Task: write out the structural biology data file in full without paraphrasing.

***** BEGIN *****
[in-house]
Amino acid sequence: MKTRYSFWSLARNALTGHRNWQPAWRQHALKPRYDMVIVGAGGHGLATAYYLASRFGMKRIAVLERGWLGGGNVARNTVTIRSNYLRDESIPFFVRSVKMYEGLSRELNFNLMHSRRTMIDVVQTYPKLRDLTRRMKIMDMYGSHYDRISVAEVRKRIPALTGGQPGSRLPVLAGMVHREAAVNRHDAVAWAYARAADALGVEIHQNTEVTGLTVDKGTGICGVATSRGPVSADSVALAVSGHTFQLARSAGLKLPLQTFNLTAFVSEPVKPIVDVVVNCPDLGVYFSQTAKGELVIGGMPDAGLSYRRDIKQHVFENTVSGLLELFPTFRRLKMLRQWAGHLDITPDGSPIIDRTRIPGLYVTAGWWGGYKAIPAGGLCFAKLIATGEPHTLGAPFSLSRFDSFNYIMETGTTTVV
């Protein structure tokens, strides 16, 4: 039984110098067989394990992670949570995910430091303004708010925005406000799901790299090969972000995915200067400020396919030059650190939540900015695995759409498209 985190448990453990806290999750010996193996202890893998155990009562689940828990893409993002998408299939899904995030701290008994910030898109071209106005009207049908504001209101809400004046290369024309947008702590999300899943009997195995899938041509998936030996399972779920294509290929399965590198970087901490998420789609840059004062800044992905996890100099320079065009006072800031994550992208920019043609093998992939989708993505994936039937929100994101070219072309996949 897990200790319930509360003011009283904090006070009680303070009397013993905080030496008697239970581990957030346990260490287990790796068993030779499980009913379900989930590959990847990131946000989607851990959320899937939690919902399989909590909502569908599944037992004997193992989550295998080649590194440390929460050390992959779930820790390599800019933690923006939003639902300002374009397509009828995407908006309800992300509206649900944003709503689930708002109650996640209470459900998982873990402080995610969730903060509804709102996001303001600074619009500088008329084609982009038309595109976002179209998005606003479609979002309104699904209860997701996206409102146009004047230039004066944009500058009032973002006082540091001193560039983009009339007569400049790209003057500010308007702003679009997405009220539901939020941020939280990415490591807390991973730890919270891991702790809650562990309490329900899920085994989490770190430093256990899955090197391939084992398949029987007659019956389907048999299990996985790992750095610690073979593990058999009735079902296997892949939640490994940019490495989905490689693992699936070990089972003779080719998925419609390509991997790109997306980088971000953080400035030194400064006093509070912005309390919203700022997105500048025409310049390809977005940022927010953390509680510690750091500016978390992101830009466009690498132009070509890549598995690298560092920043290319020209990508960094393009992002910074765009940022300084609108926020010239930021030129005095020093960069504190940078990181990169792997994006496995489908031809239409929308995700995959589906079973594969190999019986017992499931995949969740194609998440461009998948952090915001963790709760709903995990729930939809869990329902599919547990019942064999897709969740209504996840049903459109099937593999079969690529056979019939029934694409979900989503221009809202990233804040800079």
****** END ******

[in-house]
Amino acid sequence: MKTRYSFWSLARNALTGHRNWQPAWRQHALKPRYDMVIVGAGGHGLATAYYLASRFGMKRIAVLERGWLGGGNVARNTVTIRSNYLRDESIPFFVRSVKMYEGLSRELNFNLMHSRRTMIDVVQTYPKLRDLTRRMKIMDMYGSHYDRISVAEVRKRIPALTGGQPGSRLPVLAGMVHREAAVNRHDAVAWAYARAADALGVEIHQNTEVTGLTVDKGTGICGVATSRGPVSADSVALAVSGHTFQLARSAGLKLPLQTFNLTAFVSEPVKPIVDVVVNCPDLGVYFSQTAKGELVIGGMPDAGLSYRRDIKQHVFENTVSGLLELFPTFRRLKMLRQWAGHLDITPDGSPIIDRTRIPGLYVTAGWWGGYKAIPAGGLCFAKLIATGEPHTLGAPFSLSRFDSFNYIMETGTTTVV
């Protein structure tokens, strides 16, 4: 039984110098067989394990992670949570995910430091303004708010925005406000799901790299090969972000995915200067400020396919030059650190939540900015695995759409498209 985190448990453990806290999750010996193996202890893998155990009562689940828990893409993002998408299939899904995030701290008994910030898109071209106005009207049908504001209101809400004046290369024309947008702590999300899943009997195995899938041509998936030996399972779920294509290929399965590198970087901490998420789609840059004062800044992905996890100099320079065009006072800031994550992208920019043609093998992939989708993505994936039937929100994101070219072309996949 897990200790319930509360003011009283904090006070009680303070009397013993905080030496008697239970581990957030346990260490287990790796068993030779499980009913379900989930590959990847990131946000989607851990959320899937939690919902399989909590909502569908599944037992004997193992989550295998080649590194440390929460050390992959779930820790390599800019933690923006939003639902300002374009397509009828995407908006309800992300509206649900944003709503689930708002109650996640209470459900998982873990402080995610969730903060509804709102996001303001600074619009500088008329084609982009038309595109976002179209998005606003479609979002309104699904209860997701996206409102146009004047230039004066944009500058009032973002006082540091001193560039983009009339007569400049790209003057500010308007702003679009997405009220539901939020941020939280990415490591807390991973730890919270891991702790809650562990309490329900899920085994989490770190430093256990899955090197391939084992398949029987007659019956389907048999299990996985790992750095610690073979593990058999009735079902296997892949939640490994940019490495989905490689693992699936070990089972003779080719998925419609390509991997790109997306980088971000953080400035030194400064006093509070912005309390919203700022997105500048025409310049390809977005940022927010953390509680510690750091500016978390992101830009466009690498132009070509890549598995690298560092920043290319020209990508960094393009992002910074765009940022300084609108926020010239930021030129005095020093960069504190940078990181990169792997994006496995489908031809239409929308995700995959589906079973594969190999019986017992499931995949969740194609998440461009998948952090915001963790709760709903995990729930939809869990329902599919547990019942064999897709969740209504996840049903459109099937593999079969690529056979019939029934694409979900989503221009809202990233804040800079």